Of Spendor's three product lines, the D-Line has by far the fewest entries. While the A-Line has four main loudpseakers and the Classic holds 6 or so, the D-Line is made up of just two loudspeakers: the D7.2 and the larger D9.2. Like the A-Line, the D-Line represents the new direction in which Spendor is moving with their speakers. The Classic speakers may represent Spendor's lineage, but the D-Line showcases Spendor's future. The D-Line speakers are methodical, transparent, and precise; a departure from the vintage-inspired speakers Spendor is known for. However, Spendor's decades upon decades of experience in building loudspeakers shines through in the D-Line speakers, especially the D9.2.
Chris Frankland of Hi-Fi Critic was among the first to try the Spendor D9.2 loudspeakers, hauling them home from the Spendor factory himself. Chris describes Spendor as one of the most iconic UK audio brands, having been around since the late 60s. And, beyond just its pedigree, Spendor can boast that it is one of the few brands where the speakers are completely built in-house: the cabinet, cones, drivers and electronics are all built by Spendor technicians. This gives Spendor complete control over every aspect of the speaker design, and this control is evident in the final product. The Spendor D9.2 is the evolution of the original D9 speaker released in 2016. Spendor has improved the damping to make for a silent cabinet, and Frankland goes into detail on how this is achieved and what it means for your listening session.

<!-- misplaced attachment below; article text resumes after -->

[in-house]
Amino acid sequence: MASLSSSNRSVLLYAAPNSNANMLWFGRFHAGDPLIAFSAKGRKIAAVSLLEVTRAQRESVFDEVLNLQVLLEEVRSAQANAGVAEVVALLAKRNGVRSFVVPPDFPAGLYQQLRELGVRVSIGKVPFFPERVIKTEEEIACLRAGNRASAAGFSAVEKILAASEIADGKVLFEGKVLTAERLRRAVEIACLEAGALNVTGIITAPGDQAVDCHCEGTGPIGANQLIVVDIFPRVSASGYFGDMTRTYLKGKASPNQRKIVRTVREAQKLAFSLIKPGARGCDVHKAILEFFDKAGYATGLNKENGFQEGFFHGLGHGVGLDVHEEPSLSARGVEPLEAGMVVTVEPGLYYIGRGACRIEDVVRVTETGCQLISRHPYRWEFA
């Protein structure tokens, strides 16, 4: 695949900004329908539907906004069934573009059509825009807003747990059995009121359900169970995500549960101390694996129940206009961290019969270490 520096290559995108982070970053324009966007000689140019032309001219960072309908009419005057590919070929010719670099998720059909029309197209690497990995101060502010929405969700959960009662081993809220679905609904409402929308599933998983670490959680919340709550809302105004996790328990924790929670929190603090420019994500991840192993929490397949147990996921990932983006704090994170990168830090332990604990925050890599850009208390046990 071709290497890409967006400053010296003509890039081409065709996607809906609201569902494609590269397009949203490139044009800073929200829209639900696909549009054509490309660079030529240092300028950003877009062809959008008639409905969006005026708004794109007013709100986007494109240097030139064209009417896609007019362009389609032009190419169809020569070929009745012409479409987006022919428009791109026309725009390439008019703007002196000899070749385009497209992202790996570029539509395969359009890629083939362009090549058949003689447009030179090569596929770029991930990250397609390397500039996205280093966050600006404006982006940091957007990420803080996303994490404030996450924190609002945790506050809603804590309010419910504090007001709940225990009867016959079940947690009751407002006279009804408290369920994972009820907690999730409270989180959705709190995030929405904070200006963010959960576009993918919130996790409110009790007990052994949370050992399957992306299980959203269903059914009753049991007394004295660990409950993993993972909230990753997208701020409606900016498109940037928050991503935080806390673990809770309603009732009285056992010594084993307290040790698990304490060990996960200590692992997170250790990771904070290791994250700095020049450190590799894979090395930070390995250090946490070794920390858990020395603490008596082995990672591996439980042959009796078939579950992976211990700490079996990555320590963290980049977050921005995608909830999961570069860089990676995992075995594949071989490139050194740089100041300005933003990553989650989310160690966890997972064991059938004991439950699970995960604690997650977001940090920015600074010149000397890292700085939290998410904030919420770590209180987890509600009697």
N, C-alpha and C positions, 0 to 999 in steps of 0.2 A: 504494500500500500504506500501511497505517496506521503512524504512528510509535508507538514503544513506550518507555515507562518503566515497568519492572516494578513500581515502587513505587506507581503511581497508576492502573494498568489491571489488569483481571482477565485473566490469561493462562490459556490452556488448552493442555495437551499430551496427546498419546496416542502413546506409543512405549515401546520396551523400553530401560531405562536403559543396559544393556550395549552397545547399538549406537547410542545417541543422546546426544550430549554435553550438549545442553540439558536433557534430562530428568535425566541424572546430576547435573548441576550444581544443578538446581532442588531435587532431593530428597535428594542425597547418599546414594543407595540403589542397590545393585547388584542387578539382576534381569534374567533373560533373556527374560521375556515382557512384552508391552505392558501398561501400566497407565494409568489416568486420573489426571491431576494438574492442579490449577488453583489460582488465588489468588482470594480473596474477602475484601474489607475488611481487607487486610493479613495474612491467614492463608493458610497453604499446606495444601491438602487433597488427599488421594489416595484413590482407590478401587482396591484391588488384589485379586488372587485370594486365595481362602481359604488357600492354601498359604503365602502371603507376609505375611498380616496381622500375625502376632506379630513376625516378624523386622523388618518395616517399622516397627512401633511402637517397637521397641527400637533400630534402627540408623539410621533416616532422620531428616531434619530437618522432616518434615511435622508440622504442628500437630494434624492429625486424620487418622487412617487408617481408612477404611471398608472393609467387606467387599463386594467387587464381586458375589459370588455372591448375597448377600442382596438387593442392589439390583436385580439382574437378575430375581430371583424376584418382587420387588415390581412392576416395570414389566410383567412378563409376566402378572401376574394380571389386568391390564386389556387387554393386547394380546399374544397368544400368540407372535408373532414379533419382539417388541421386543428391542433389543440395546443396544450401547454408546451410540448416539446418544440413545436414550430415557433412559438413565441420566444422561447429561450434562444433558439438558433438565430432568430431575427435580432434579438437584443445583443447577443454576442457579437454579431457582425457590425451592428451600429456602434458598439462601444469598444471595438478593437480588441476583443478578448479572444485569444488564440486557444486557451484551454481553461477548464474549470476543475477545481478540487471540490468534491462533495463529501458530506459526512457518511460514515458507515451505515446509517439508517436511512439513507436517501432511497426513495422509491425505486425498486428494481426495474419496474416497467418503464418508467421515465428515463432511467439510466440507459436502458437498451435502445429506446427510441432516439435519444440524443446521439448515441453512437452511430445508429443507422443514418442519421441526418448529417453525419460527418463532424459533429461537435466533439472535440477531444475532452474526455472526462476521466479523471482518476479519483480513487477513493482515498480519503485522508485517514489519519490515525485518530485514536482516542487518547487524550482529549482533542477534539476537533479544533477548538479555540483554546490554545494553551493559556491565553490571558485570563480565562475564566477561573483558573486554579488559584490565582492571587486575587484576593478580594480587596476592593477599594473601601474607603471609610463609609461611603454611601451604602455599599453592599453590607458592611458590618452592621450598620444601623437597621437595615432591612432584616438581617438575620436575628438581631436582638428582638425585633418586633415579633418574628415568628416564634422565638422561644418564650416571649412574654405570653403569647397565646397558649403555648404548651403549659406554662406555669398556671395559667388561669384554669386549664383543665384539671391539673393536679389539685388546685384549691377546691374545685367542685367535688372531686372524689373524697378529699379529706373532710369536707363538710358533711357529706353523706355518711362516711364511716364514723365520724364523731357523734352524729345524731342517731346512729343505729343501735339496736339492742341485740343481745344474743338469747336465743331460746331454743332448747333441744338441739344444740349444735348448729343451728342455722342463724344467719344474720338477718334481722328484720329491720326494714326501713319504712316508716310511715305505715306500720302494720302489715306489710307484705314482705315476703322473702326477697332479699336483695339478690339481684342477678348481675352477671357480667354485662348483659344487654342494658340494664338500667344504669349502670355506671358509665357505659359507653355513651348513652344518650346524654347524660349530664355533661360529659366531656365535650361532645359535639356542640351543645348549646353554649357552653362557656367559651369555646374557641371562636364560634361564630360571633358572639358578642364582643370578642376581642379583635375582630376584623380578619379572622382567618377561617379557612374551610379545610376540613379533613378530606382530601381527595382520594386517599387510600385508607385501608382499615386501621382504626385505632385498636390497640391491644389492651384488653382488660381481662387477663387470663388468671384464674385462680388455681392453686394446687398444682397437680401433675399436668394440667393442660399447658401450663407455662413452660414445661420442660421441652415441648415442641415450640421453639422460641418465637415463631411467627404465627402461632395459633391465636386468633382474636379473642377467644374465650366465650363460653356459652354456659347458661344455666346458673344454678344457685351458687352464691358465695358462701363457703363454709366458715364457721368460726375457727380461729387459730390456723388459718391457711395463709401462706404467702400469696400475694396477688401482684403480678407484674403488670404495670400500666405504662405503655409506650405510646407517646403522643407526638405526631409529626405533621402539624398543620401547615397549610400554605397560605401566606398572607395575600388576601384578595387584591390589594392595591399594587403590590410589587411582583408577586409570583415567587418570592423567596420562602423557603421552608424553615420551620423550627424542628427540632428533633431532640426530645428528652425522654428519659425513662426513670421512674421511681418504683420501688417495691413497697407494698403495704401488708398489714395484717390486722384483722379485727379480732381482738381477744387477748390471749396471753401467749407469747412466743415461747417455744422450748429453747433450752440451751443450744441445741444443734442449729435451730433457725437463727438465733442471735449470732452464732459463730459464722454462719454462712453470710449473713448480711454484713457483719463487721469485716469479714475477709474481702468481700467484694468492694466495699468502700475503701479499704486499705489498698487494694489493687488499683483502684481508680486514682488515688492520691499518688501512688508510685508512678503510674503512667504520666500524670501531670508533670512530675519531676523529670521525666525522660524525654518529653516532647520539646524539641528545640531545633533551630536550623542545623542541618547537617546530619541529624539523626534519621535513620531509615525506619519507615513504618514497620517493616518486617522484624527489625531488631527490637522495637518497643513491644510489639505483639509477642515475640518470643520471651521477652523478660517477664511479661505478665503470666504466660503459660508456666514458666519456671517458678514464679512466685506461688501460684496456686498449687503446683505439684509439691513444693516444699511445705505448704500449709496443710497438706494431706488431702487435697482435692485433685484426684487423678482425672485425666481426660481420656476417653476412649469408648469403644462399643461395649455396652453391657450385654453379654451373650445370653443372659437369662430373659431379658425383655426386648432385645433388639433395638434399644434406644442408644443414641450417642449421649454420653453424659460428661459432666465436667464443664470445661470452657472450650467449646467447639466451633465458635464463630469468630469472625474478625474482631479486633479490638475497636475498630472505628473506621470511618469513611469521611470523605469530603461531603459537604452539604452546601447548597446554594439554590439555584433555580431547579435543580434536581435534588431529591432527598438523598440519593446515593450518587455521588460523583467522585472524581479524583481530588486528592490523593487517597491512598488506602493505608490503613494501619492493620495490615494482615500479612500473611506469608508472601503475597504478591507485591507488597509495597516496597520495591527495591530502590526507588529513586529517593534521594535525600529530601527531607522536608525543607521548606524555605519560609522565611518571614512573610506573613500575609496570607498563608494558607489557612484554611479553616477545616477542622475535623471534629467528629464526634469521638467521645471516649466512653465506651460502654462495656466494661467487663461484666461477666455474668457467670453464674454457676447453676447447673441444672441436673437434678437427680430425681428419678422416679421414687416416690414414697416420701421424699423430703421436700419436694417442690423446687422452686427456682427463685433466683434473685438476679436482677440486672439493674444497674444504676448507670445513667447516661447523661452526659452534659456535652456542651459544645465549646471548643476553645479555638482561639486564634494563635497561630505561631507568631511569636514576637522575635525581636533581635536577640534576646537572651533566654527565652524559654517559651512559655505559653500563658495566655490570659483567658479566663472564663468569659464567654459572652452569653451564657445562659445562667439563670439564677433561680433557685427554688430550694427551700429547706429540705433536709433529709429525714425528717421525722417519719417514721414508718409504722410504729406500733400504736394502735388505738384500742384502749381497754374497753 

Frankland found the D9.2s easy to set-up and run. He started with a position 10" from the back wall, but eventually moved the speakers to just 5" away and slightly toed-in which seemed to open the speakers up even more. With the speakers appropriately positioned, he was then able to get to the meat and potatoes of his listening sessions. Blowing through R&B, jazz, soul, and rock albums, Frankland can't stop listening to the Spendor D9.2s. With every genre, the Spendors show detail, resolution, and subtlety. Frankland expounds again and again how well the Spendor handles percussion, keeping it tight and dynamic, regardless of tempo.
Favourite album followed favourite album as I continued to warm to the D9.2s. Hearing how they conveyed the amazing range, power and subtlety to Luther Vandross’s soulful vocals was a delight, but they also handled the raw energy of Bruce Springsteen or John Mellencamp equally well...Whatever I threw at the D9.2s, they took in their stride. They were detailed, dynamic, subtle, pacey and free from obvious nasties. They just did it all superbly well and earned a place in my affections. But if the recording is flawed, don’t expect them to hide it.